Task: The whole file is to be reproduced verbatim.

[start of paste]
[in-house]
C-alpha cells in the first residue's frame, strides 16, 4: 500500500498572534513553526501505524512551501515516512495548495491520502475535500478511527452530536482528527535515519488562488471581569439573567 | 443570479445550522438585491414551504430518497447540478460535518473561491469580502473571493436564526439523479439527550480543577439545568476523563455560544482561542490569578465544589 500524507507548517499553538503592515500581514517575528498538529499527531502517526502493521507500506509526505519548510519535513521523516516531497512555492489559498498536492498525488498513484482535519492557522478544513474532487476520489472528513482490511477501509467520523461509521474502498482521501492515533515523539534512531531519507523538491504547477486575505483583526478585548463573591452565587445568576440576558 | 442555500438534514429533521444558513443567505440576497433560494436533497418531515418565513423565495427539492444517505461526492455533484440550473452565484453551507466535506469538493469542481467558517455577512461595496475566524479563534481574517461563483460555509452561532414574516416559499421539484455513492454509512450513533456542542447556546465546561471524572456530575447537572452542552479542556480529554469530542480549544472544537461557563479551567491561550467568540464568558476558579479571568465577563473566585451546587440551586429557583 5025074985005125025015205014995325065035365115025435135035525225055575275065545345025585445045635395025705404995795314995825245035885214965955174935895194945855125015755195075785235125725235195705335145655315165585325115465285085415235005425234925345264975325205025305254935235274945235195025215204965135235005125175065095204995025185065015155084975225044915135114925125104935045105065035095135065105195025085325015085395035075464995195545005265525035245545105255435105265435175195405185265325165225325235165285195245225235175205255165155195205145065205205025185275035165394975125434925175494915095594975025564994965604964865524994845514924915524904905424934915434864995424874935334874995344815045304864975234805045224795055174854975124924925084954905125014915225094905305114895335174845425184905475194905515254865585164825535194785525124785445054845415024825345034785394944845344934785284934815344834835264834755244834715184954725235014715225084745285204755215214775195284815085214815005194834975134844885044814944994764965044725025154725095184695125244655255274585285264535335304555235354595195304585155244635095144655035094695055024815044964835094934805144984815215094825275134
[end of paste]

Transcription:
[in-house]
C-alpha cells in the first residue's frame, strides 16, 4: 500500500498572534513553526501505524512551501515516512495548495491520502475535500478511527452530536482528527535515519488562488471581569439573567 | 443570479445550522438585491414551504430518497447540478460535518473561491469580502473571493436564526439523479439527550480543577439545568476523563455560544482561542490569578465544589 500524507507548517499553538503592515500581514517575528498538529499527531502517526502493521507500506509526505519548510519535513521523516516531497512555492489559498498536492498525488498513484482535519492557522478544513474532487476520489472528513482490511477501509467520523461509521474502498482521501492515533515523539534512531531519507523538491504547477486575505483583526478585548463573591452565587445568576440576558 | 442555500438534514429533521444558513443567505440576497433560494436533497418531515418565513423565495427539492444517505461526492455533484440550473452565484453551507466535506469538493469542481467558517455577512461595496475566524479563534481574517461563483460555509452561532414574516416559499421539484455513492454509512450513533456542542447556546465546561471524572456530575447537572452542552479542556480529554469530542480549544472544537461557563479551567491561550467568540464568558476558579479571568465577563473566585451546587440551586429557583 5025074985005125025015205014995325065035365115025435135035525225055575275065545345025585445045635395025705404995795314995825245035885214965955174935895194945855125015755195075785235125725235195705335145655315165585325115465285085415235005425234925345264975325205025305254935235274945235195025215204965135235005125175065095204995025185065015155084975225044915135114925125104935045105065035095135065105195025085325015085395035075464995195545005265525035245545105255435105265435175195405185265325165225325235165285195245225235175205255165155195205145065205205025185275035165394975125434925175494915095594975025564994965604964865524994845514924915524904905424934915434864995424874935334874995344815045304864975234805045224795055174854975124924925084954905125014915225094905305114895335174845425184905475194905515254865585164825535194785525124785445054845415024825345034785394944845344934785284934815344834835264834755244834715184954725235014715225084745285204755215214775195284815085214815005194834975134844885044814944994764965044725025154725095184695125244655255274585285264535335304555235354595195304585155244635095144655035094695055024815044964835094934805144984815215094825275134